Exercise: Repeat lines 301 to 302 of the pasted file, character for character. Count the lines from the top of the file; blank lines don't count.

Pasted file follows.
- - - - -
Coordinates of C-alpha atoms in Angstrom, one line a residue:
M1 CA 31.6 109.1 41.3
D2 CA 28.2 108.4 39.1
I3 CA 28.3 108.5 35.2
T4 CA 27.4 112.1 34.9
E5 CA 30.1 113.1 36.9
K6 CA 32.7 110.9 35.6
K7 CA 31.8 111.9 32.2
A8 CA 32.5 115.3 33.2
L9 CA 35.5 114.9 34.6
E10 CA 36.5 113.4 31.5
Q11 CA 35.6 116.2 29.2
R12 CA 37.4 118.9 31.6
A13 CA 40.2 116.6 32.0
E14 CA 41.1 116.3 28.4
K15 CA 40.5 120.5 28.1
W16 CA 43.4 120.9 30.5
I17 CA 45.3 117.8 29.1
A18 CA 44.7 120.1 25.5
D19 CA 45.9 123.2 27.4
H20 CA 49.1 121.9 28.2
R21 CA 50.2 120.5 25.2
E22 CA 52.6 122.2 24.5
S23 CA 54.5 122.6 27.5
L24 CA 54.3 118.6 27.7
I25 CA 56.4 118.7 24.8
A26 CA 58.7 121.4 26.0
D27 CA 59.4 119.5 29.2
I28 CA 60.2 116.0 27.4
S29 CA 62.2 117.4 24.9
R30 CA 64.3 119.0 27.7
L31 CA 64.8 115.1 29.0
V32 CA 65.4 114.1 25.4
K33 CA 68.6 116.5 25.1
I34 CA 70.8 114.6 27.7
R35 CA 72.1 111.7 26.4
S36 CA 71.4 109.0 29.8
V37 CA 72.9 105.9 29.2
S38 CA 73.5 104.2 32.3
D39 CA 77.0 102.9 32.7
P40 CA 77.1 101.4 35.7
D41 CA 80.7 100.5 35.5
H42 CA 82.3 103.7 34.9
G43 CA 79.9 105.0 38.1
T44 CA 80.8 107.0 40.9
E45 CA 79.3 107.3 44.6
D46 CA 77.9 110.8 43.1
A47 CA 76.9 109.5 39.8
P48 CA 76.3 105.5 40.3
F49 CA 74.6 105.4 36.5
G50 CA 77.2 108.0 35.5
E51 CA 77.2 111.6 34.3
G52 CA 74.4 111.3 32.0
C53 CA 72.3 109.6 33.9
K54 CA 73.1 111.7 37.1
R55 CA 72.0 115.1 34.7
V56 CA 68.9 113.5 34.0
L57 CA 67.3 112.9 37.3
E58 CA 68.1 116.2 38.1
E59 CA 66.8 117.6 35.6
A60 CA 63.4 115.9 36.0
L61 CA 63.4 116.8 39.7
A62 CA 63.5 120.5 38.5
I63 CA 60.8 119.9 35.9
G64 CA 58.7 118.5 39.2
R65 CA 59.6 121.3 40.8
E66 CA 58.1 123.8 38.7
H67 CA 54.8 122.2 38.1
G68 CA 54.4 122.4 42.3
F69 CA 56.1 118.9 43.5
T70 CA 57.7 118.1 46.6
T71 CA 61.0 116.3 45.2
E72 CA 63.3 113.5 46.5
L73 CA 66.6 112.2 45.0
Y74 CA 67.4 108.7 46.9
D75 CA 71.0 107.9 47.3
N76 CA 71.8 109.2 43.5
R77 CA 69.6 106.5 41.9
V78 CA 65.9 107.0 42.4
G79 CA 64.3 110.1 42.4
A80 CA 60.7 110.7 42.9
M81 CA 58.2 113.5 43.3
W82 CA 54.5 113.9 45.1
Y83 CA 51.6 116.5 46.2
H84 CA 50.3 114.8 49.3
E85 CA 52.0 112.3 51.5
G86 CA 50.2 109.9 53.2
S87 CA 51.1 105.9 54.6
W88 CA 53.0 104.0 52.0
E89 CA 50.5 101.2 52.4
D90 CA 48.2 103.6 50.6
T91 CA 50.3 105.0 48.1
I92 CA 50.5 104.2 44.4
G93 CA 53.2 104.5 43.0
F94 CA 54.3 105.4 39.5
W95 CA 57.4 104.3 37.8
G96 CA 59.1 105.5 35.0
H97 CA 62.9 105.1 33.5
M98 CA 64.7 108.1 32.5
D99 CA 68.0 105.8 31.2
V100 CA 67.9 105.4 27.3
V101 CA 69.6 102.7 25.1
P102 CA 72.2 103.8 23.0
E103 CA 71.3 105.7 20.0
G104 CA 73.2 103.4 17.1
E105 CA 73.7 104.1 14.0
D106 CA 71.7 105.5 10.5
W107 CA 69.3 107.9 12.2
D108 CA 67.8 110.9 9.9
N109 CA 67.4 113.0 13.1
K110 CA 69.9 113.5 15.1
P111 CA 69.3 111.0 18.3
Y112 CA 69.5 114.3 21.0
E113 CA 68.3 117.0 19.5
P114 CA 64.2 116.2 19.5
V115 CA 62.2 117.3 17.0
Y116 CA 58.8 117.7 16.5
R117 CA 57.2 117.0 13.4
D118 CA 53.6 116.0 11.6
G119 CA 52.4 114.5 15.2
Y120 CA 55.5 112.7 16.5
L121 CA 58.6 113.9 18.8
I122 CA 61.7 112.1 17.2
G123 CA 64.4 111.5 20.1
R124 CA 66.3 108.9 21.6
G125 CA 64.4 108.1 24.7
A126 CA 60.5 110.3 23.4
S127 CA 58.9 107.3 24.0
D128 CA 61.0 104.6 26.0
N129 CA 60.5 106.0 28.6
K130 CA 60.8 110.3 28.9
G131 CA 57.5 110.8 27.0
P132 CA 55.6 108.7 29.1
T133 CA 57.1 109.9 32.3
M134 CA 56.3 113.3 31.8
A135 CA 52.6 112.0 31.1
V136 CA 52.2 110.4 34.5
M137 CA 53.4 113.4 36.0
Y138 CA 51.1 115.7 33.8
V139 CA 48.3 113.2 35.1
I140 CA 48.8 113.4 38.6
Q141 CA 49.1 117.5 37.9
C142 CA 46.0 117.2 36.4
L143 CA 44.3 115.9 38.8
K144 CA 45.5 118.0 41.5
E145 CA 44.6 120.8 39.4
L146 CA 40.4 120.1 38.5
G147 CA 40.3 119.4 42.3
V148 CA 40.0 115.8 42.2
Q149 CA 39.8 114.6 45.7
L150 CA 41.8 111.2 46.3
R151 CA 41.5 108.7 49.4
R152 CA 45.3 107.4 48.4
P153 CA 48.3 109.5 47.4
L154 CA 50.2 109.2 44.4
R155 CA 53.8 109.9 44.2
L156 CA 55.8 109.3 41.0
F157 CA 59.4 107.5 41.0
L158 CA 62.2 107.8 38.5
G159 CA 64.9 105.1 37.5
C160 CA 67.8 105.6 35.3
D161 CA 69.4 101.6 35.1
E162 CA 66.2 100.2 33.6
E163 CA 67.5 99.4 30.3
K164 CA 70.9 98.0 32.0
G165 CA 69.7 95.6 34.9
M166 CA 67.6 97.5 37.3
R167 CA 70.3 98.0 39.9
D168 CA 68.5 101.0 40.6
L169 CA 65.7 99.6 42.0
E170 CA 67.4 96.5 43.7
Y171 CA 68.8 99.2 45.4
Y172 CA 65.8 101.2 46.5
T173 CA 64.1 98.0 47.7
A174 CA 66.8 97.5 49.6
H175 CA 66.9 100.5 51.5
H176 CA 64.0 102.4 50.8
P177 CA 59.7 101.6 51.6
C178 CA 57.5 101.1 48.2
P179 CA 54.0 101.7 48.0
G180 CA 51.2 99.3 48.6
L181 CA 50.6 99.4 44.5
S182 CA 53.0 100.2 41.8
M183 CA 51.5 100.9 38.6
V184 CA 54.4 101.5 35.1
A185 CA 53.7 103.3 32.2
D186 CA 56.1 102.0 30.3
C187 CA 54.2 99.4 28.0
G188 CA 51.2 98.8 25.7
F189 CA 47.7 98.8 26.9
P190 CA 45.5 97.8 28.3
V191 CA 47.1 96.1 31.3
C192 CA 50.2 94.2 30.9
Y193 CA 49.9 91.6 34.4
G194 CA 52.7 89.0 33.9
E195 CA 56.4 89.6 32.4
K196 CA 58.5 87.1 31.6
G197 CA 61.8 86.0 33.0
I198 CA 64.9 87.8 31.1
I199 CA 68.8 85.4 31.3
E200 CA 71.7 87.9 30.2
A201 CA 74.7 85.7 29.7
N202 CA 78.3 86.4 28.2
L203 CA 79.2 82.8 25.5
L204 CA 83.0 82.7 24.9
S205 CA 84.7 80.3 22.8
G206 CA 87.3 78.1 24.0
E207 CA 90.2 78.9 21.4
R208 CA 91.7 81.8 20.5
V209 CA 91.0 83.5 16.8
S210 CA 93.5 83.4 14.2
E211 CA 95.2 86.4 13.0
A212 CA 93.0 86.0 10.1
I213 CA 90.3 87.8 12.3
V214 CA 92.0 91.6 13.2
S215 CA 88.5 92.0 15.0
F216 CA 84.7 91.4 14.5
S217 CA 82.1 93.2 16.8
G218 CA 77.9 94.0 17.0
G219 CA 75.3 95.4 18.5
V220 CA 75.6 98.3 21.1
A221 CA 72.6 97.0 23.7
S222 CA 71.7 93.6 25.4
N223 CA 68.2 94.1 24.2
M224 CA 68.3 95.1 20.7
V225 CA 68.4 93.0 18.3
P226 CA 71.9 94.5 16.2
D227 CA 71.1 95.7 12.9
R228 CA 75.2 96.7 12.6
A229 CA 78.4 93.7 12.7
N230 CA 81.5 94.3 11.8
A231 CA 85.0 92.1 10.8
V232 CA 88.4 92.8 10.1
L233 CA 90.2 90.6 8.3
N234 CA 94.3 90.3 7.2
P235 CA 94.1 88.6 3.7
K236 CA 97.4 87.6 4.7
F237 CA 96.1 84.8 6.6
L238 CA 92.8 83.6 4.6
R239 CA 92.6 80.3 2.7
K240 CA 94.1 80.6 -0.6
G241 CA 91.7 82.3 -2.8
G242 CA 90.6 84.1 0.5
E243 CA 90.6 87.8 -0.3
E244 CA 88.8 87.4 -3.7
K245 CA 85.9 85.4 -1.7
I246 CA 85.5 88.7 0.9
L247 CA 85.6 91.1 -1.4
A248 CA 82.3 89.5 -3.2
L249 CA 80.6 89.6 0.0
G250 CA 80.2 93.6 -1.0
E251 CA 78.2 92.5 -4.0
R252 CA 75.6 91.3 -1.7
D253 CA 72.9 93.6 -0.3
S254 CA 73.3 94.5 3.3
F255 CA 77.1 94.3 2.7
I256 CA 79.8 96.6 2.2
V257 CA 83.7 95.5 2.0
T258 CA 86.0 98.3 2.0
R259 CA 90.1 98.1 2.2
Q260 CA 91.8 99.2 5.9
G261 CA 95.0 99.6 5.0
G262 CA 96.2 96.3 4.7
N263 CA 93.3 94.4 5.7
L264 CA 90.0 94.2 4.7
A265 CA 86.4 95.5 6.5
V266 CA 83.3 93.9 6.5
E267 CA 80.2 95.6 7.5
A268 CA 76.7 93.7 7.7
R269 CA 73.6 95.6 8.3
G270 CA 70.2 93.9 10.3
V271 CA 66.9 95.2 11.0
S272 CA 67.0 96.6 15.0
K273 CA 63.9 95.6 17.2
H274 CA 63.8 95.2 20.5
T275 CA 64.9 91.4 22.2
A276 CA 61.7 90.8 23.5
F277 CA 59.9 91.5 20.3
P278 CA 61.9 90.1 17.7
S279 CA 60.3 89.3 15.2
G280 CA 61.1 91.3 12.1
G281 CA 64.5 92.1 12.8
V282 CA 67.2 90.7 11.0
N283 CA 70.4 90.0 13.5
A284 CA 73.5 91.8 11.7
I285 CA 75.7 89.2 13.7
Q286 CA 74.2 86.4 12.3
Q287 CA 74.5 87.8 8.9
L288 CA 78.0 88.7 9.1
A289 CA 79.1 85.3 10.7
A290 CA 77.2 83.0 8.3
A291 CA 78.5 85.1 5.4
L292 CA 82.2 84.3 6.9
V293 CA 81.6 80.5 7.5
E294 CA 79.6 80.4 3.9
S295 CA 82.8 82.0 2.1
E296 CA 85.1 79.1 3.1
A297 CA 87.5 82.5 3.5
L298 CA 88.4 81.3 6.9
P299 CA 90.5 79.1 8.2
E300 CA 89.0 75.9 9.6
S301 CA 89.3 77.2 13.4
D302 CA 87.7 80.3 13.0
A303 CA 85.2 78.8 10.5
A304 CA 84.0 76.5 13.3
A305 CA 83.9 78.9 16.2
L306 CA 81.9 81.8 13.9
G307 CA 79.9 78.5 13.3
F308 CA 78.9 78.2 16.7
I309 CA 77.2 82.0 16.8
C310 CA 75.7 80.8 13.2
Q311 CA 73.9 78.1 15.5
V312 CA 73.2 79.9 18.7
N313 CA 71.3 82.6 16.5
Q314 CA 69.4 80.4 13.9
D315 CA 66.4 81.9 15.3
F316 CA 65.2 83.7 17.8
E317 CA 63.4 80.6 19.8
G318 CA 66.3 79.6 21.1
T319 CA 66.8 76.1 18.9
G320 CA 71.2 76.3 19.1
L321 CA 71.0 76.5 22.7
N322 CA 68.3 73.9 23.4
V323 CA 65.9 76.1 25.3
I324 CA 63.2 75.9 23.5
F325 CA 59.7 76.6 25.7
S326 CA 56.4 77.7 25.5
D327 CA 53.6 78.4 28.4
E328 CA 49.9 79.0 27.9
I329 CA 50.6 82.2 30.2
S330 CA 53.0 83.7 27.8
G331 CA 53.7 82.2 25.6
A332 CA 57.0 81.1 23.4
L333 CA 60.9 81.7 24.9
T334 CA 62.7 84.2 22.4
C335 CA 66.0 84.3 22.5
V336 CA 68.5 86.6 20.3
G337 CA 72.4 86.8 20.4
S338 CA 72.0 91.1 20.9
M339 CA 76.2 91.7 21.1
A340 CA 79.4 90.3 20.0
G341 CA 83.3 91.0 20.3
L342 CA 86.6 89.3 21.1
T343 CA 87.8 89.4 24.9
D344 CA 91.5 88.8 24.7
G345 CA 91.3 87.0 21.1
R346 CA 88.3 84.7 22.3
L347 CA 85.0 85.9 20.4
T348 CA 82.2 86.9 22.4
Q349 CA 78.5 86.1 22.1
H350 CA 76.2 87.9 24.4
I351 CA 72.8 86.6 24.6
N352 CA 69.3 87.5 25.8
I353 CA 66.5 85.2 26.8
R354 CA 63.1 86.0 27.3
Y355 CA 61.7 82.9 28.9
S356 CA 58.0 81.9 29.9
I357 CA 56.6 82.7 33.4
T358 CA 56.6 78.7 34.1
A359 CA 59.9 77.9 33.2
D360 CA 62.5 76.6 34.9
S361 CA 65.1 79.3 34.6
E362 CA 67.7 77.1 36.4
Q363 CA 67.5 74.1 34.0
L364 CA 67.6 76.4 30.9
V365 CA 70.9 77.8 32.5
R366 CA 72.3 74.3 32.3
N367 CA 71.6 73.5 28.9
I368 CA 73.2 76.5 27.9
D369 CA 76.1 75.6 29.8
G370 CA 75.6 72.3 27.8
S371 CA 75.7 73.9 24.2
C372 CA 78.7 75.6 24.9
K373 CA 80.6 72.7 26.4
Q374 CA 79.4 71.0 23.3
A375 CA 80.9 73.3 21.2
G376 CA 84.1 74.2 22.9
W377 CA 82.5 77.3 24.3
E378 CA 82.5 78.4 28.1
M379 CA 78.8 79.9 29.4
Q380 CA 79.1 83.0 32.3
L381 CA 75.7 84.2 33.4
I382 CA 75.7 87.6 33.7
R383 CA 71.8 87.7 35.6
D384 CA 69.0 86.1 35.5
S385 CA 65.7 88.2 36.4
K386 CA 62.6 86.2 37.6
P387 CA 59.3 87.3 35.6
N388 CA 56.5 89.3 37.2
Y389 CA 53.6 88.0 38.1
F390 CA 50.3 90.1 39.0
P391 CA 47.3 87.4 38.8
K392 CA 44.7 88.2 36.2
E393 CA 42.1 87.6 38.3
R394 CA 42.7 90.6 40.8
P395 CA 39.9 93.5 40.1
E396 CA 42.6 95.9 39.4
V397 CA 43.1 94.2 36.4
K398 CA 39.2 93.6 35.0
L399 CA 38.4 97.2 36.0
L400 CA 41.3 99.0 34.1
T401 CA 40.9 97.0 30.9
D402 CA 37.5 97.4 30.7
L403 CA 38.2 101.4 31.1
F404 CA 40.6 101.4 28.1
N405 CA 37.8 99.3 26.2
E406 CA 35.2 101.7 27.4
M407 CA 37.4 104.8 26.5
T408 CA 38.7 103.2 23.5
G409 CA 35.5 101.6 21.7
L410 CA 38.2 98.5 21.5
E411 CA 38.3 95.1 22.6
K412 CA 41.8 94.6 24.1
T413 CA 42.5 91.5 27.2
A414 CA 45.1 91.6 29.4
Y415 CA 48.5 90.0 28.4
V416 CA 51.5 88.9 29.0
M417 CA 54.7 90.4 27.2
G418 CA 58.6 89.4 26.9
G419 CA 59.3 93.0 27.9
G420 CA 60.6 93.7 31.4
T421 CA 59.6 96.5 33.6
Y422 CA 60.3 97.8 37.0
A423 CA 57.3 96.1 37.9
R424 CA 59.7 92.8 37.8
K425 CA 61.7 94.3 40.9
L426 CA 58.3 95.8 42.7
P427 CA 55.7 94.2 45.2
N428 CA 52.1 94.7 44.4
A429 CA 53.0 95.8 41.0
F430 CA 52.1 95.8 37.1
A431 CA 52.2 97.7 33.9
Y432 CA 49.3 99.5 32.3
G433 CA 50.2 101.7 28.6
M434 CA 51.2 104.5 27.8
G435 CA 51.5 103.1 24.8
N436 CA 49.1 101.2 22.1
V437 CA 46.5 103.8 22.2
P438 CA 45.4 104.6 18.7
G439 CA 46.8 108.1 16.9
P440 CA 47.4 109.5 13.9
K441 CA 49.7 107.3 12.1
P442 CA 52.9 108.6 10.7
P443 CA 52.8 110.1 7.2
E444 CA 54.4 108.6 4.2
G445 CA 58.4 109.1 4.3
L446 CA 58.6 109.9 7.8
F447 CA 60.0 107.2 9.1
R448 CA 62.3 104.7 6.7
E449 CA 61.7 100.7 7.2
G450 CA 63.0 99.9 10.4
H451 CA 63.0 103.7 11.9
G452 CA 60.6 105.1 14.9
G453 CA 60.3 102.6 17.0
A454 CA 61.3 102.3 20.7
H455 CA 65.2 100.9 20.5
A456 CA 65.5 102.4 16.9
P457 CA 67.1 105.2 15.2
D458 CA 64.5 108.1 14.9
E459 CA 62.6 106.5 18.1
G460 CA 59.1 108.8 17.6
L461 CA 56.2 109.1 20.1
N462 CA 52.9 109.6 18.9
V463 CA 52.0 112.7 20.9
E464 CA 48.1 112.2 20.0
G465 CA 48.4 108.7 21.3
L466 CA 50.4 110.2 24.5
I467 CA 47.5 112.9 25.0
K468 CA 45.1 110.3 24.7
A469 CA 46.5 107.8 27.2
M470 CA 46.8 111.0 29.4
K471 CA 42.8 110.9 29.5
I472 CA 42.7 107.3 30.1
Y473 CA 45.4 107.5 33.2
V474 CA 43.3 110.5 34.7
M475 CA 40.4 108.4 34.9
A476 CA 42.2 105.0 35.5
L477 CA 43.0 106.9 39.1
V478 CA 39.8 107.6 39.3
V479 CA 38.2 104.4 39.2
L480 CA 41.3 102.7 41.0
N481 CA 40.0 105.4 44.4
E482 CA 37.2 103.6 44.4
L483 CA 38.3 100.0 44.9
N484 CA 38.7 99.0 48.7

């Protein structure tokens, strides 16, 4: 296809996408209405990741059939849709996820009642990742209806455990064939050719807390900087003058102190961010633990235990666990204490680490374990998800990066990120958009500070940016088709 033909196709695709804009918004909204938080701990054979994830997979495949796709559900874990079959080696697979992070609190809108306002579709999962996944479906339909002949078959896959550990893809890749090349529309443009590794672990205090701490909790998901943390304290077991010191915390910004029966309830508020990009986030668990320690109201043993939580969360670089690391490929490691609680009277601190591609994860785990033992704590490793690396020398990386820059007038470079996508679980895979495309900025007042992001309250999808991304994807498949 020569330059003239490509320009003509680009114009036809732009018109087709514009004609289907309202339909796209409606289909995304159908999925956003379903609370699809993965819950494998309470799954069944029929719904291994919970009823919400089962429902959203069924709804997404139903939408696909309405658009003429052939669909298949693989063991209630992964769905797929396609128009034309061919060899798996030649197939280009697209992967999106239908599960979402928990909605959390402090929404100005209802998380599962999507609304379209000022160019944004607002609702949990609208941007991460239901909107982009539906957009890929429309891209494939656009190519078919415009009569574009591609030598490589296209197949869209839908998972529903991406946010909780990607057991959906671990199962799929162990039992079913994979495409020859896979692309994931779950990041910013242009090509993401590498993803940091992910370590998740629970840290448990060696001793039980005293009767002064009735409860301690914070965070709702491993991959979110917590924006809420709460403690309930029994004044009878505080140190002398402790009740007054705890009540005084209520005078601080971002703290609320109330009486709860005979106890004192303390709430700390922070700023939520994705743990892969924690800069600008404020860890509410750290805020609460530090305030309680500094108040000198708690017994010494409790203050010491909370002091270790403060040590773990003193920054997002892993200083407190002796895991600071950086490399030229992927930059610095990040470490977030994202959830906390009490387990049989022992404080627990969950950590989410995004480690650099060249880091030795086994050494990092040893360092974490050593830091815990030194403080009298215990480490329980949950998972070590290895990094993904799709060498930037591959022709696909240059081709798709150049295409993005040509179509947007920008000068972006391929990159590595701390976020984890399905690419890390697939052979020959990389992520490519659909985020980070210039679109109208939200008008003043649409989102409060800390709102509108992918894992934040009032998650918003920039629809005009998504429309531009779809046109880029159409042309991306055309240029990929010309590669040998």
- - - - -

E300 CA 89.0 75.9 9.6
S301 CA 89.3 77.2 13.4